Biggest Nutritional Challenges for AAPI

May
01

Biggest Nutritional Challenges for AAPI

In honor of Asian American & Pacific Islanders (AAPI) Heritage Month, we are taking an in-depth look at the biggest nutritional challenges for AAPI. This includes looking at chronic disease risk, prevalency, and specific nutritional advice for improved outcomes in the AAPI population.

What countries are included in Asian American & Pacific Islander Heritage month?

Not sure if this information applies to you? 

Asian/Pacific refers to the entire Asian content, which includes 47 countries, in addition to (1):

  • Pacific Islands of Melanesia (New Guinea, New Caledonia, Vanuatu, Fiji, and the Soloman Islands)
  • Micronesia (Marianas, Guam, Wake Island, Palau, Marshall Islands, Kiribati, Nauru and the Federated States of Micronesia)
  • Polynesia (New Zealand, Hawaiian Islands, Rotuma, Midway Islands, Somoa, American Samoa, Tonga, Tuvalu, Cook Islands, French Polynesia, and Easter Island)

Chronic Disease Prevalence In AAPI

The Asian/Pacific population accounts for nearly 6% of the United States population (2). While many studies focus on racial health disparities among African Americans and Hispanic populations, there are limited studies that dive into the same issues with the AAPI population. 

The following information is based on the current research and studies available on the biggest nutritional challenges for AAPI. Unfortunately, the number of studies specifically addressing the Pacific Islander and Southeast Asian population is few and far between and Asian American is often used as the population term in existing studies. 

Obesity

A CDC report from 2015-2018 showed in Asian American adults aged over 20 years, the following percent were considered obese (3):

  • 14.2% of men 
  • 16% of women 

Hypertension

A CDC report from 2015-2018 showed:

  • 49.4% of men
  • 43.6% of women

This report included any who measured high blood pressure and/or were taking antihypertensive medication aged over 20 (3).

Alternatively, when not accounting for those taking medication, other studies have stated that closer to 19-27% of Asian Americans have hypertension (4,5). 

Diabetes

A 2022 study showed the prevalence percentages of AAPI individuals within a healthy BMI range diagnosed with diabetes compared to that of White individuals (6):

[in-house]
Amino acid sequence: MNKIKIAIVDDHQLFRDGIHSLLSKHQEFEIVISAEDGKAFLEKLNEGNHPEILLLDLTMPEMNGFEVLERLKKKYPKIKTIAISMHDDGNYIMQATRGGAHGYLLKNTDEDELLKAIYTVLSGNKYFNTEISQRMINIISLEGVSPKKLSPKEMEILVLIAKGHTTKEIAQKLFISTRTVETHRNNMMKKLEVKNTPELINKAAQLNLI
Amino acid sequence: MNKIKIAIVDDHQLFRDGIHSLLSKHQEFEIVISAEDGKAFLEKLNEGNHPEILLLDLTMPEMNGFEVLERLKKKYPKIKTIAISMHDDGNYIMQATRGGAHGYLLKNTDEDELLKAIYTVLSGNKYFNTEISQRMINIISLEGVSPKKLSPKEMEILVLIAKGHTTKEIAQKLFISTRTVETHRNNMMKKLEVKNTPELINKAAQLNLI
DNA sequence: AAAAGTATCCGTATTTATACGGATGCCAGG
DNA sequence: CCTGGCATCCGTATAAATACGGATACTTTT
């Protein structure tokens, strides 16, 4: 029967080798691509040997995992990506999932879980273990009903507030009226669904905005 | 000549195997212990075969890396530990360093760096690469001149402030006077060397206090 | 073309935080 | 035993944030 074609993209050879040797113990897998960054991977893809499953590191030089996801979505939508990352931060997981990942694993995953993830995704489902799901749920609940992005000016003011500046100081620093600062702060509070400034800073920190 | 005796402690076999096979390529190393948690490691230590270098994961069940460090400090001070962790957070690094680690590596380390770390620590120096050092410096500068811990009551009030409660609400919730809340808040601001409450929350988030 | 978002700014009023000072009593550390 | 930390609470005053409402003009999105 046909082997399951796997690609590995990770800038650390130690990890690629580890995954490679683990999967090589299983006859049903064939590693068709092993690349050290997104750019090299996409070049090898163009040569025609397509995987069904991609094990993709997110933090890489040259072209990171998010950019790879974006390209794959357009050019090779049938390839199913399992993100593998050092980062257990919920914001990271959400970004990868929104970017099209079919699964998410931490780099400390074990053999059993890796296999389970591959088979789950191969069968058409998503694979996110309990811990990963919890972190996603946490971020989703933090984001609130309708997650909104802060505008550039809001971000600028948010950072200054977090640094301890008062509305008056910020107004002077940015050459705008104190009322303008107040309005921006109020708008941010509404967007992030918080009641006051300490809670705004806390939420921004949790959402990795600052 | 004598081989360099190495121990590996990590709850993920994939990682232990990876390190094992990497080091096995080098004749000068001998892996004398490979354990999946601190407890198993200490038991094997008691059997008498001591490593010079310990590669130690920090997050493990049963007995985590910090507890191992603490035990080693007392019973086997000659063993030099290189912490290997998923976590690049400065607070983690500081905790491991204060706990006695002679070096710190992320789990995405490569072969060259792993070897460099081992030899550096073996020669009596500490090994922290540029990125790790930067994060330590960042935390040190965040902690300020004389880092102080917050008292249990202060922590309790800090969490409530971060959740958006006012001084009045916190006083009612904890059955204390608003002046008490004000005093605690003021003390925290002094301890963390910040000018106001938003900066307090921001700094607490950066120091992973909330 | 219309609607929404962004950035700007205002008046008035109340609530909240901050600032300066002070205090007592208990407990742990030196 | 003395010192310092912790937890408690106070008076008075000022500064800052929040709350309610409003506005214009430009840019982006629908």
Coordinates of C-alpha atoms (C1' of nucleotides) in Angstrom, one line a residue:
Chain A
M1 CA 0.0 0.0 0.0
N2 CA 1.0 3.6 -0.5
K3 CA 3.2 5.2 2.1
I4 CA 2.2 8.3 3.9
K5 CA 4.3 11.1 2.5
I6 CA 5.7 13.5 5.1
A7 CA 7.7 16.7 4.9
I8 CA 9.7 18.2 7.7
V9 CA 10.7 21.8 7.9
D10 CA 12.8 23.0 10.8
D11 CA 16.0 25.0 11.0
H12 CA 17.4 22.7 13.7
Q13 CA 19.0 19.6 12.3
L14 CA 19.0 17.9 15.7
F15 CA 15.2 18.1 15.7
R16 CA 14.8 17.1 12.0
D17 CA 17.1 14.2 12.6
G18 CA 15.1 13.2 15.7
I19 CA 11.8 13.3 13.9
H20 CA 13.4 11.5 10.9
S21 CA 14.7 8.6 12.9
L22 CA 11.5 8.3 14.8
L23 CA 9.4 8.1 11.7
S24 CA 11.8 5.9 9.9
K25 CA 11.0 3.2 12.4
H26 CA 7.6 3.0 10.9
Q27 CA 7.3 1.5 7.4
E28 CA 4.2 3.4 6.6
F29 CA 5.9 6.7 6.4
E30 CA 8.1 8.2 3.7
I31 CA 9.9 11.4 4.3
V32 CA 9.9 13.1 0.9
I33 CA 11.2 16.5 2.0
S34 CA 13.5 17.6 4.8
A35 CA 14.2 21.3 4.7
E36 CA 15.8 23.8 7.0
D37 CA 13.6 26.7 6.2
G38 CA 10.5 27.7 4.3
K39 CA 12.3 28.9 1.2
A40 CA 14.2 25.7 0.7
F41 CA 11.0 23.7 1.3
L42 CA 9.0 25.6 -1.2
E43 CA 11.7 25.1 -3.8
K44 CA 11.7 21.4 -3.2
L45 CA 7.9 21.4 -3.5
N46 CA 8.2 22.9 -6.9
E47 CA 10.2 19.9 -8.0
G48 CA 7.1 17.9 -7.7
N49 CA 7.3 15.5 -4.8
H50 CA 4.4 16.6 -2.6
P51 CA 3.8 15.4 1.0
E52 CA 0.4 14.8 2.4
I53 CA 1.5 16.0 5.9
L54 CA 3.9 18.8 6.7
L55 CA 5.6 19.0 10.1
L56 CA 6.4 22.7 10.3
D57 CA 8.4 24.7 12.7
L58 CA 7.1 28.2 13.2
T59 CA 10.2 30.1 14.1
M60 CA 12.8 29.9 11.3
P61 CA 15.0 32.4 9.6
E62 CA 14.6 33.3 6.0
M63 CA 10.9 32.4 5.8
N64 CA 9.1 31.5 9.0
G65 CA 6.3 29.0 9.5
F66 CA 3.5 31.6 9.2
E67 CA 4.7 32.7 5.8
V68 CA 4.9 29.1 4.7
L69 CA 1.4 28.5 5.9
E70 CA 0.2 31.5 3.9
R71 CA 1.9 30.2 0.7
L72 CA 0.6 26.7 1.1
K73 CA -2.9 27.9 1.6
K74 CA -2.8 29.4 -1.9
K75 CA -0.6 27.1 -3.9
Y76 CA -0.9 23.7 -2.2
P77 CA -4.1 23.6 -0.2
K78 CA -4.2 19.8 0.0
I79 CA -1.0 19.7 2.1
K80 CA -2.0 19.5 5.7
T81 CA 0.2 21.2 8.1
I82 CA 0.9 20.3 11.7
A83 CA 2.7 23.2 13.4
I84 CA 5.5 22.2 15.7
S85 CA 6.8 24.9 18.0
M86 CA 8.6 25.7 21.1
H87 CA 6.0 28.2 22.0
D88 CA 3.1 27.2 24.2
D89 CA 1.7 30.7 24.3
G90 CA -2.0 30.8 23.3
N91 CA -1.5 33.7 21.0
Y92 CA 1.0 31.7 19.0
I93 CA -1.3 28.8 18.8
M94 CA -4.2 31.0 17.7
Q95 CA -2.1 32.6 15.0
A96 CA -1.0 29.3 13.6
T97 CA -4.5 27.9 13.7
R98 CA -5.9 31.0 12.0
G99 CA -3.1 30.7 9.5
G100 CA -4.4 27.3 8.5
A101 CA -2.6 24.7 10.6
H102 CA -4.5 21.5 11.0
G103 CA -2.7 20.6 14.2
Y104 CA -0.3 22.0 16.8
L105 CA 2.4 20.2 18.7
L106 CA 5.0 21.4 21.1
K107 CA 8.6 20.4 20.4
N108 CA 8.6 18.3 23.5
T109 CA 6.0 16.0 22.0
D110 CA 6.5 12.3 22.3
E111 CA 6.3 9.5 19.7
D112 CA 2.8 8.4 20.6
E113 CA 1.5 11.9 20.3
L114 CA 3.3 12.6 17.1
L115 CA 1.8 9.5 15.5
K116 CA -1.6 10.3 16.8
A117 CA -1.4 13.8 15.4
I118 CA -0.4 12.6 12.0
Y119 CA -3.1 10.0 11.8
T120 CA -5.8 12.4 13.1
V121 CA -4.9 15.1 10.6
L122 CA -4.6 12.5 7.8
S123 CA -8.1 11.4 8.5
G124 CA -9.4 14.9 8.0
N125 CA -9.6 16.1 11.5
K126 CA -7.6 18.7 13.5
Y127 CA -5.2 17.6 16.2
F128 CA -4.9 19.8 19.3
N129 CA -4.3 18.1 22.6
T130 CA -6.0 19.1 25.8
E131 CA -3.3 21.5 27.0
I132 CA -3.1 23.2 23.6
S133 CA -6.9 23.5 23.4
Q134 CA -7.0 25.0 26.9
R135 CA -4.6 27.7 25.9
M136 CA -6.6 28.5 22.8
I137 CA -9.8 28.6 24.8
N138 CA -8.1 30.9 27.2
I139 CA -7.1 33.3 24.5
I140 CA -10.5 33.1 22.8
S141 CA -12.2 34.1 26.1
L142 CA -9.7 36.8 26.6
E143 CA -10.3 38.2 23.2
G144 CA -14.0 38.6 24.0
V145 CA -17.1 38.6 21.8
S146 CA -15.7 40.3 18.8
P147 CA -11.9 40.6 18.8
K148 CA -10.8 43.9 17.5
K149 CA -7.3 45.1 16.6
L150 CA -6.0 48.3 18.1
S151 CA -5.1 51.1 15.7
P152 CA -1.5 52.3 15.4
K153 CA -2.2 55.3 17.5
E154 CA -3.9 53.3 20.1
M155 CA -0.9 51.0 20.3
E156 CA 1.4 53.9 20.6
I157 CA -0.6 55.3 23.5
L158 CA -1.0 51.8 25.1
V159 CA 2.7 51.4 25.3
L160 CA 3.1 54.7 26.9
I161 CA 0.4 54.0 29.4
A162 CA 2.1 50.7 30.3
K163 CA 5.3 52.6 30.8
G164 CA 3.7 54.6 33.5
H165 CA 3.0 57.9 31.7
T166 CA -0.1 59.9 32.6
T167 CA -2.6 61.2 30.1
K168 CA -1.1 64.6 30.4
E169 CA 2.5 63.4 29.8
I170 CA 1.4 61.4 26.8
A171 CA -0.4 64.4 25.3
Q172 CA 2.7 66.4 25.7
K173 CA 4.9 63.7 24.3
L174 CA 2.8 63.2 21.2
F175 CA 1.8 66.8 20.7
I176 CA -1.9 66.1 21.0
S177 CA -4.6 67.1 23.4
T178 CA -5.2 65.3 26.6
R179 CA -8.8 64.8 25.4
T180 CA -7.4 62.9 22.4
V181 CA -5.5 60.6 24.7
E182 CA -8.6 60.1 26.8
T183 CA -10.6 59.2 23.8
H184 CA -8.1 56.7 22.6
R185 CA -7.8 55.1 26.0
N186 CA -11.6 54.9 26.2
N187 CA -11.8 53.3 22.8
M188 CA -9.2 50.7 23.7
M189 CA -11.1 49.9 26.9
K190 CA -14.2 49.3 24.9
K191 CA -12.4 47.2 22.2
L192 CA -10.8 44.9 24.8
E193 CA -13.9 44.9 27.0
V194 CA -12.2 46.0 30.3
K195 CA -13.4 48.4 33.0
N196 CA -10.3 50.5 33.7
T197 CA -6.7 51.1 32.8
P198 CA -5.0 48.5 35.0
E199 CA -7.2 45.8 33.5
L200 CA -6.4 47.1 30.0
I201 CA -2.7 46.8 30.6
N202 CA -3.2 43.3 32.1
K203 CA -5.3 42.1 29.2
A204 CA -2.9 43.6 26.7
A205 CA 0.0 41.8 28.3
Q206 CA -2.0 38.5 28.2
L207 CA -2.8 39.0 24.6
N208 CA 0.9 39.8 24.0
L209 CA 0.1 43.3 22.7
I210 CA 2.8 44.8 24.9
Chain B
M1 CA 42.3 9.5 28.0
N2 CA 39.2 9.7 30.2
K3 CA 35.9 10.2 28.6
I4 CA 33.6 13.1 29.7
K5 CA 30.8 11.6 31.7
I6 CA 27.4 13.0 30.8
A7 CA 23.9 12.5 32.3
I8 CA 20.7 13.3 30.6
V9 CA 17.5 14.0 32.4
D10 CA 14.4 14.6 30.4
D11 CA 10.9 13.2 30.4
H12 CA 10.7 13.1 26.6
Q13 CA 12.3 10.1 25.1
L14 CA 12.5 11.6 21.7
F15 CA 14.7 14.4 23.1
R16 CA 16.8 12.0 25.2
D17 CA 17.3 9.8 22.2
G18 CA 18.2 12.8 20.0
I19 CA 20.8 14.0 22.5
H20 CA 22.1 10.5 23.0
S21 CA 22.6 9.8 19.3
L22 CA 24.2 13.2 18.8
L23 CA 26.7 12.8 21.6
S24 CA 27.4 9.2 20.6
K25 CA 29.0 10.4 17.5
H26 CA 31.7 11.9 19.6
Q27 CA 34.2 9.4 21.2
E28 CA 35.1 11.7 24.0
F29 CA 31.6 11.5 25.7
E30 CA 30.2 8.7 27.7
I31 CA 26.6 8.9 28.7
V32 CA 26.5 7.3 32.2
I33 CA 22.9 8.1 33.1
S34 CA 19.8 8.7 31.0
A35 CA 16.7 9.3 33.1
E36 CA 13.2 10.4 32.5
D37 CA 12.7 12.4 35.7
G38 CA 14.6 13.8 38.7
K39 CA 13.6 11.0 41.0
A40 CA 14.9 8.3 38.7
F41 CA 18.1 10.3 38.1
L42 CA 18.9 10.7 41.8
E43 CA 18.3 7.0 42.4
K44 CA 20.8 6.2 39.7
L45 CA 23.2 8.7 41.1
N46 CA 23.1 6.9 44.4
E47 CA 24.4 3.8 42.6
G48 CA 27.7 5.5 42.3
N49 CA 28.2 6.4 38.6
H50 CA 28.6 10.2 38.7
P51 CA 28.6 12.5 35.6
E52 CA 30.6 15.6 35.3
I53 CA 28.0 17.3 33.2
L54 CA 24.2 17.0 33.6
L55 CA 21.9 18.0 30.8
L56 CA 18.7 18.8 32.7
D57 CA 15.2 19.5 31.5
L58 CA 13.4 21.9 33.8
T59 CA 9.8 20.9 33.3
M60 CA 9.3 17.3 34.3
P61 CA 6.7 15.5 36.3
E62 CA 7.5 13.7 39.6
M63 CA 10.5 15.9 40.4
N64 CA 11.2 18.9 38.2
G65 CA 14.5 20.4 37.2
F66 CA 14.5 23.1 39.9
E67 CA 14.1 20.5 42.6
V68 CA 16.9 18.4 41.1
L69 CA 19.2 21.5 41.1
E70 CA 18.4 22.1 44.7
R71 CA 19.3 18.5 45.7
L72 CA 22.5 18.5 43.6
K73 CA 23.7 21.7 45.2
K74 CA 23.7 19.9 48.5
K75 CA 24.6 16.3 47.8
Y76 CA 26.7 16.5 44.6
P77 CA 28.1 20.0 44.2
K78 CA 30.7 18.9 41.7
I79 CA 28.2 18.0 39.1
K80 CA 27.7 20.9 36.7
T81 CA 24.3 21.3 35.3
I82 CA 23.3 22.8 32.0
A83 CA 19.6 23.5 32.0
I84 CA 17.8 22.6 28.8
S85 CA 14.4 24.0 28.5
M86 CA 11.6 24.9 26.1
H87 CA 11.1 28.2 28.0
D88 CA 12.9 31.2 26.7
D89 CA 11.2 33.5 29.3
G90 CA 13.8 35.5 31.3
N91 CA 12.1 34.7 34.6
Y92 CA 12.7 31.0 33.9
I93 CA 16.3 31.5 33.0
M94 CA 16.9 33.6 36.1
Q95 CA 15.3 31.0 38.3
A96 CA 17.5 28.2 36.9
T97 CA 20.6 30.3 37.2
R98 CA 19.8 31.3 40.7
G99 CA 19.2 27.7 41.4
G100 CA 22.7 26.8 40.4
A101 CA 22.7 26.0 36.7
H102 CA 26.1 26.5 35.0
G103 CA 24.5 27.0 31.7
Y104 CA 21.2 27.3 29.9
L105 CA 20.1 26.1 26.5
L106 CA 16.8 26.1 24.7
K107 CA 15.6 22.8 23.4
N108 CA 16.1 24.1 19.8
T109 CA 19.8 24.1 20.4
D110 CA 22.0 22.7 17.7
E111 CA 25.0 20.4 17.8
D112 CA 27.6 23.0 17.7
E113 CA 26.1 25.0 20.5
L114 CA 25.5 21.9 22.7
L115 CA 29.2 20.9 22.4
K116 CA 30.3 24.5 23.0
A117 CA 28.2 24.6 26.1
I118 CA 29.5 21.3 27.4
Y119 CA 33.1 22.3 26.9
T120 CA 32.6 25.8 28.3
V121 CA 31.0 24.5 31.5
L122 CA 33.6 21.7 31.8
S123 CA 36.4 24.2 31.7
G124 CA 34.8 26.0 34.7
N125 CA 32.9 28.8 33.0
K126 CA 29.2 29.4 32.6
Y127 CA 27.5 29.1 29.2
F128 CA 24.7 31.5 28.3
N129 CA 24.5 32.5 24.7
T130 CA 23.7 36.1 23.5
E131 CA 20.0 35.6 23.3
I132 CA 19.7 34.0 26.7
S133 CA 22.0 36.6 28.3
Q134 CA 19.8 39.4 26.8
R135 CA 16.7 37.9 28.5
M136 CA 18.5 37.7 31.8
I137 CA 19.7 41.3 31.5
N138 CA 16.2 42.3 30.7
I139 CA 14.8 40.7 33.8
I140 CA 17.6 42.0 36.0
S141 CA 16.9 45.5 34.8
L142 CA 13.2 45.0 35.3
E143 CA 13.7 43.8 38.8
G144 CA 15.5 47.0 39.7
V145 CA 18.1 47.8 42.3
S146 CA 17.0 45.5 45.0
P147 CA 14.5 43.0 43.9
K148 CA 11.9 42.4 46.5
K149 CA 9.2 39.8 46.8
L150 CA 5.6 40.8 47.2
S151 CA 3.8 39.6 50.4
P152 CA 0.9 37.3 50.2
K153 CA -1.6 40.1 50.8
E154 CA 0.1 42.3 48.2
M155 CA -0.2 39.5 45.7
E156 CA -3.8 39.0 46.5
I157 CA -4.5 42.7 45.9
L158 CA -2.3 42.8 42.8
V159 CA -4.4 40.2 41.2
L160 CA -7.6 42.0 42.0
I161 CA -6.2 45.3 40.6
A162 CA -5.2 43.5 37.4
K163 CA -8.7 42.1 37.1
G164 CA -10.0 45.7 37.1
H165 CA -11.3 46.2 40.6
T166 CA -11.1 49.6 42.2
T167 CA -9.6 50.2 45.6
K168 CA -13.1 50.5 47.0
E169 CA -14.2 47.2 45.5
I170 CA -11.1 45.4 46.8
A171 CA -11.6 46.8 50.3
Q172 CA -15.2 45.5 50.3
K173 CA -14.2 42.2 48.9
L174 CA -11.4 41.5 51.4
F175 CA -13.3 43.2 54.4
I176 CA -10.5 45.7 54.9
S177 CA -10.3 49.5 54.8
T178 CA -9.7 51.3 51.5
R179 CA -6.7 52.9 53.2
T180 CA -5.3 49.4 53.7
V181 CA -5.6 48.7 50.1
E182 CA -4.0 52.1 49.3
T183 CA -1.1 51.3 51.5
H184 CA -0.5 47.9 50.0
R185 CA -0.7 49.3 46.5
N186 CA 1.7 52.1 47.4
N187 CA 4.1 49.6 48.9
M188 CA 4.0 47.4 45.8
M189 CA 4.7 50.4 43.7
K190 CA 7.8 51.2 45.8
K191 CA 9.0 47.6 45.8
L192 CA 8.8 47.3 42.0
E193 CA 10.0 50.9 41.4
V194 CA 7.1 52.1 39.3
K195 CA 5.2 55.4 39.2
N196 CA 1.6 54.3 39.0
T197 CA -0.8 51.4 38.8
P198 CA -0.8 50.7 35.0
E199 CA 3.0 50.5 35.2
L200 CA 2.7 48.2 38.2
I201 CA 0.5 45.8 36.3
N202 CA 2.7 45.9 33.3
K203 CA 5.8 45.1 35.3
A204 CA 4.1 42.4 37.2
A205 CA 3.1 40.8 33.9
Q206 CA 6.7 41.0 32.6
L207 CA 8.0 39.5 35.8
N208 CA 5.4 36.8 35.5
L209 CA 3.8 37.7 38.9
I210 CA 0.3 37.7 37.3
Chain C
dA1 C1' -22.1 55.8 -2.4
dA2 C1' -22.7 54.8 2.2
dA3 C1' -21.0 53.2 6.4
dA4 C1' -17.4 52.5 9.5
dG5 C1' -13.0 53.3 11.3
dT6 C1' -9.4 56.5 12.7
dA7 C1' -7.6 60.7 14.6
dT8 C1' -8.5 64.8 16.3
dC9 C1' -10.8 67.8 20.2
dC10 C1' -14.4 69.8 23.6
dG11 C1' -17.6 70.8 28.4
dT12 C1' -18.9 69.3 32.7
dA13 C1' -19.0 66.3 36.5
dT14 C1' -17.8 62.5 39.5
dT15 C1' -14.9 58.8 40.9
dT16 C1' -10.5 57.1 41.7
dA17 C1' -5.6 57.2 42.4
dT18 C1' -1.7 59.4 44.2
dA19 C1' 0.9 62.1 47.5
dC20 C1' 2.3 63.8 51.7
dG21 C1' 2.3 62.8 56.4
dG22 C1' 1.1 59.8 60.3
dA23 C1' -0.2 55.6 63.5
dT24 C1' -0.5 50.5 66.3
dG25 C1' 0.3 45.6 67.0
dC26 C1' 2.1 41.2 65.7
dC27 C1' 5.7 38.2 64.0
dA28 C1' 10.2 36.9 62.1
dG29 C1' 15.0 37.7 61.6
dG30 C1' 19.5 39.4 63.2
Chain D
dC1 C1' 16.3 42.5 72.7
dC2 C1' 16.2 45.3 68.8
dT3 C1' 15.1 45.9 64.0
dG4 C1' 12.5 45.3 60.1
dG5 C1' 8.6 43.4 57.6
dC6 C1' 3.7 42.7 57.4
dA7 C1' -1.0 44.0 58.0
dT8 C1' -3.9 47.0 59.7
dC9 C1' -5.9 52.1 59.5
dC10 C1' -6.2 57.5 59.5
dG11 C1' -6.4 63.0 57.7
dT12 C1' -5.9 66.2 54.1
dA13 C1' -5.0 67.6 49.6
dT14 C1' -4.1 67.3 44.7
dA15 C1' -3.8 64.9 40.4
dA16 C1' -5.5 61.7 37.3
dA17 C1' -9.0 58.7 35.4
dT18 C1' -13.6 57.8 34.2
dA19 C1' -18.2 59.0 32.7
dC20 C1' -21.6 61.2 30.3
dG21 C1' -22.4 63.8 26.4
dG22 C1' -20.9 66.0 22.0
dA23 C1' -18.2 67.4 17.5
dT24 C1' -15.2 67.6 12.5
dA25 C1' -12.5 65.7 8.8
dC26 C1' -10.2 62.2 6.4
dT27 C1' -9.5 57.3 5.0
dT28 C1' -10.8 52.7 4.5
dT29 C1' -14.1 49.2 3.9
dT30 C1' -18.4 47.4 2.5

Percent of men with a healthy BMI diagnosed with diabetes:

  • 5% White
  • 10% Chinese
  • 25% Filipino
  • 28% South Asian

Percent of women with a healthy BMI diagnosed with diabetes:

  • 2% White
  • 6% Chinese
  • 13% Filipina
  • 14% South Asian

The overall prevalence of diabetes in Asian Americans compared to Whites is 40% higher (4).

Chronic Kidney Disease

A 2019 study showed that Asian Americans makeup 5.5% of all patients receiving dialysis in the U.S. (4). 

Another study stated that end-stage renal disease is 9.5 times greater in Native Hawaiians and 1.3 times greater in Asian Americans when compared to non-Hispanic white individuals (7). 

What Causes Chronic Disease in AAPI?

While chronic diseases have many contributing factors including environment, lifestyle, genetics, and more, there are some trends seen among the AAPI population that may help explain the increased risk for certain chronic diseases. 

High Visceral Fat Levels

Most people have an idea of what “fat” looks like from an appearance standpoint. Yet, when we discuss fat in healthcare terms, there are two different kinds: visceral fat and subcutaneous fat. 

Subcutaneous fat is the kind that most people are worried about around the time of summer vacations. It is the fat that is stored just underneath the skin. While unwanted by most, it is not as worrisome as the alternative. 

Visceral fat is the kind that surrounds your internal organs. This can pose a much greater health risk than subcutaneous. You cannot visibly see or feel this type of fat, but waist circumference is usually the first indicator that you may be at an unhealthy level. 

Studies have shown that Asian Americans, on average, carry 3-5% more body fat than Caucasians with the same BMI. Sometimes even presenting a lower BMI with higher visceral fat (8). 

High visceral fat levels lead to an increased risk of diabetes, which in turn, also increases risk for chronic kidney disease, obesity, and hypertension.